Growing up in suburban Connecticut, I spent many nighttime hours staring at the illuminated globe my grandmother, an inveterate traveler, had given me for my ninth birthday. She sent me postcards from around the globe, which broke the dulling crust of daily life by suggesting that the world was much larger than the one I knew. Slowly spinning the sphere with my index finger, I yearned for all of the places I knew I’d never go. Peru, Uruguay, Angola, Mozambique, Oman, Burma, and Japan—to say nothing of the North Pole, because that was explorer territory, nothing more.

But while I grew up, the world shrank, and as a food-and-travel writer, I’ve now visited so many of those places that I never thought I’d see. But it never occurred to me to go someplace that was no place at all, really—just a compass point on a map. I certainly couldn’t see myself joining a dogsled expedition that ran on canned goods, because, among other reasons, I just love French cheese too much.

Until I returned home to France, I wouldn’t know any real darkness but my own.

As it turned out, Le Commandant Charcot was the answer. Not only did we travel in the most cosseting comfort imaginable, but I tucked into many superb fromages from Saint-Malo’s dairy maestro Jean-Yves Bordier, who also produces some of the best butter in France. (Along with freshly baked bread, it was served at every meal on the ship.)

Putting traditional cruise ships to shame.

Le Commandant Charcot has two restaurants, Sila, which serves three meals a day from generously stocked buffets, and Nuna, which is run by Alain Ducasse Entreprise. Nuna’s lunches and dinners, presided over by chef Florent Delfortrie and his team of 32, would easily win a Michelin star if it were on solid ground. The outstanding service in this handsome restaurant is overseen by French maître d’hôtels; like everywhere on the ship, the staff-to-guest ratio is nearly one to one.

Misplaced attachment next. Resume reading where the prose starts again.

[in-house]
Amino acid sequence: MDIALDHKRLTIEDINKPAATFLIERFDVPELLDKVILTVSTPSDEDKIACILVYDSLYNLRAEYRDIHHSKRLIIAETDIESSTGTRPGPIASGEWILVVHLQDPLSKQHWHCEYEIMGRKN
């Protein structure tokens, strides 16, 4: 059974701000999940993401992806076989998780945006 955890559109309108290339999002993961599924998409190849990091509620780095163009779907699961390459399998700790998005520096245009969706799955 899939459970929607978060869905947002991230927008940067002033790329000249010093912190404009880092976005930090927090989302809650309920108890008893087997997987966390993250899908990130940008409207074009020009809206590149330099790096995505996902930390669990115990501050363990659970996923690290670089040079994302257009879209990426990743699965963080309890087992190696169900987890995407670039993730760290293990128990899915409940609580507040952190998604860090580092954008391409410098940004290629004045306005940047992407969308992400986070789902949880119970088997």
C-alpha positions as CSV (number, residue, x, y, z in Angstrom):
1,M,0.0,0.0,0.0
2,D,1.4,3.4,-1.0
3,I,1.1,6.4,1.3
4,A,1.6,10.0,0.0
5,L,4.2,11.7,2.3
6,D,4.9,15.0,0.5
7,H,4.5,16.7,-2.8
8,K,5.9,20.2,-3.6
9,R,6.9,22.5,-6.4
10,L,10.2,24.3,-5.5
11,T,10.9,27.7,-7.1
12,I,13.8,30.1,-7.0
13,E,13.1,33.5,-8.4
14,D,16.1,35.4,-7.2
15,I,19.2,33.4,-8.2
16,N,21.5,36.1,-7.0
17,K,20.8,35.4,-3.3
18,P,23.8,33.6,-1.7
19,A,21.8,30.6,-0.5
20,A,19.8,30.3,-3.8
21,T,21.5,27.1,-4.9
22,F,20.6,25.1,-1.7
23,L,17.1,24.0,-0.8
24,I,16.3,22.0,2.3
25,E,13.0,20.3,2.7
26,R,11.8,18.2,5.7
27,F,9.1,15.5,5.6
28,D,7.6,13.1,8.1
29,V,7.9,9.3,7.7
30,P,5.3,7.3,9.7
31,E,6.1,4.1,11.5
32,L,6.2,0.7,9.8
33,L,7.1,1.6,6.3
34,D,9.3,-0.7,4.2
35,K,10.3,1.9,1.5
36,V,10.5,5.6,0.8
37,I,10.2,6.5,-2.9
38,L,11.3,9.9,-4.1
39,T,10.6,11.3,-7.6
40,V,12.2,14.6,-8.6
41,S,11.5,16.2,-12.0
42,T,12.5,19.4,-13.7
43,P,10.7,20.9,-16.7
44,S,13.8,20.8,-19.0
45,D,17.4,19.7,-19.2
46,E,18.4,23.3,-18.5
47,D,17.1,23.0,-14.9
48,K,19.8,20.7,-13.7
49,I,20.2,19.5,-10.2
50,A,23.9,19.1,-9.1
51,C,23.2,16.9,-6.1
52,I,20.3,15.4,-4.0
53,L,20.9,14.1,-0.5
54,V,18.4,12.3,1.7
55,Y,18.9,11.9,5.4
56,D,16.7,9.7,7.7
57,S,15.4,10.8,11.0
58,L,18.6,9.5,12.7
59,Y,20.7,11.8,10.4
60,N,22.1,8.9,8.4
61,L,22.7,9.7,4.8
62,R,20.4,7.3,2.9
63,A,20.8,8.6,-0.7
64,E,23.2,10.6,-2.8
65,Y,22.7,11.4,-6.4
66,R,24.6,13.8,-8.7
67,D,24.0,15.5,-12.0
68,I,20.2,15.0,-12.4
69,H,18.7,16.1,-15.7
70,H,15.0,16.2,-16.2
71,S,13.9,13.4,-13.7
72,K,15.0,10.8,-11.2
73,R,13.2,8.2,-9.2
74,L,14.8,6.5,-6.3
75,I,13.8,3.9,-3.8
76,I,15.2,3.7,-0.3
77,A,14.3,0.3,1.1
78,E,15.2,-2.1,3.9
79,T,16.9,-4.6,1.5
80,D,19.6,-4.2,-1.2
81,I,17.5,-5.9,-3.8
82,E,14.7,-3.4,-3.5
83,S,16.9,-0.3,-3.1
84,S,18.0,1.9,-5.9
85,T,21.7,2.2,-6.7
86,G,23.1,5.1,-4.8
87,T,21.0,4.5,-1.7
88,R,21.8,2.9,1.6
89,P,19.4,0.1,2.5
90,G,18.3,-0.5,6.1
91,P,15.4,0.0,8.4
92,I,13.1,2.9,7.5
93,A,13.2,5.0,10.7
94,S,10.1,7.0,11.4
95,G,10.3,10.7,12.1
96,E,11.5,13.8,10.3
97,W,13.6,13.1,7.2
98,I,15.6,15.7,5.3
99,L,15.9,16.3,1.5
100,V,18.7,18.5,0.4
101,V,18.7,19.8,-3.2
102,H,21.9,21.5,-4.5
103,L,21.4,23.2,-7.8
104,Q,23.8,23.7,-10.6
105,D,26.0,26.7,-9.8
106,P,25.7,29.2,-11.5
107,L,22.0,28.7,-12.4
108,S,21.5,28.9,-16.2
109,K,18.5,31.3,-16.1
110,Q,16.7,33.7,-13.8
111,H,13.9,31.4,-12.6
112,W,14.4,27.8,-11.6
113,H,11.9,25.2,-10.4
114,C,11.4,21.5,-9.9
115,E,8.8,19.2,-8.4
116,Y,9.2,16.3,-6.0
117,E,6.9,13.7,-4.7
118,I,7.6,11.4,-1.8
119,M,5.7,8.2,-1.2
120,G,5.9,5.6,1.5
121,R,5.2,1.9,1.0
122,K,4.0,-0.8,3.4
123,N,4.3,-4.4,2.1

My favorite dish arrived at the table in a white porcelain soup tureen that was sealed by a delicate golden cap of pastry. It concealed a sublime sauté of sweetbreads in a luscious port-wine sauce, garnished with thick slices of black truffle.

Twenty-four hours after departure, all of this luxury—the indoor pool, the gym with picture-window walls overlooking the sea, the 24-7 room-service menu, the Diptyque amenities, our beautiful cabin with a slate-paved entryway—started to seem normal.

There aren’t many opportunities to leave the ship, but kayaking around Storo Island is among the excursions.

And so I turned my attentions outward, spending endless hours staring out at the vast, frozen world. Mile after nautical mile, its topography revealed itself as a craggy lattice of sapphire fissures. The ice was usually between five and seven feet thick; the bright, aquamarine cairns almost seemed to glow. The horizon line was never visible, and there was little to occupy the mind except for deep introspection, punctuated by the occasional flash of frightening, existential confusion. It’s disorienting to spend weeks without so much as a glimpse at a tree, flower, or blade of grass.

But the experience ended up rightsizing me. When considered against the frozen enormity of the Arctic, the frantic busyness of my life seemed pretty silly. What did I most want to do with the years I might have left? The question made me squirm.

Happily, back inside the ship, many distractions awaited. Each day included at least one fascinating lecture by the onboard naturalists and the cruise’s two guests of honor, astrophysicist and climatologist François Forget and astronaut Jean-François Clervoy. I ultimately found the good-humored ability of these two men to discuss the most serious and complicated subjects—space travel, climate change, even the future of humanity—comforting for being so bracingly honest. “One way or another, the Earth will continue to live its life, even if humanity is no longer part of it,” concluded Clervoy in one of his talks.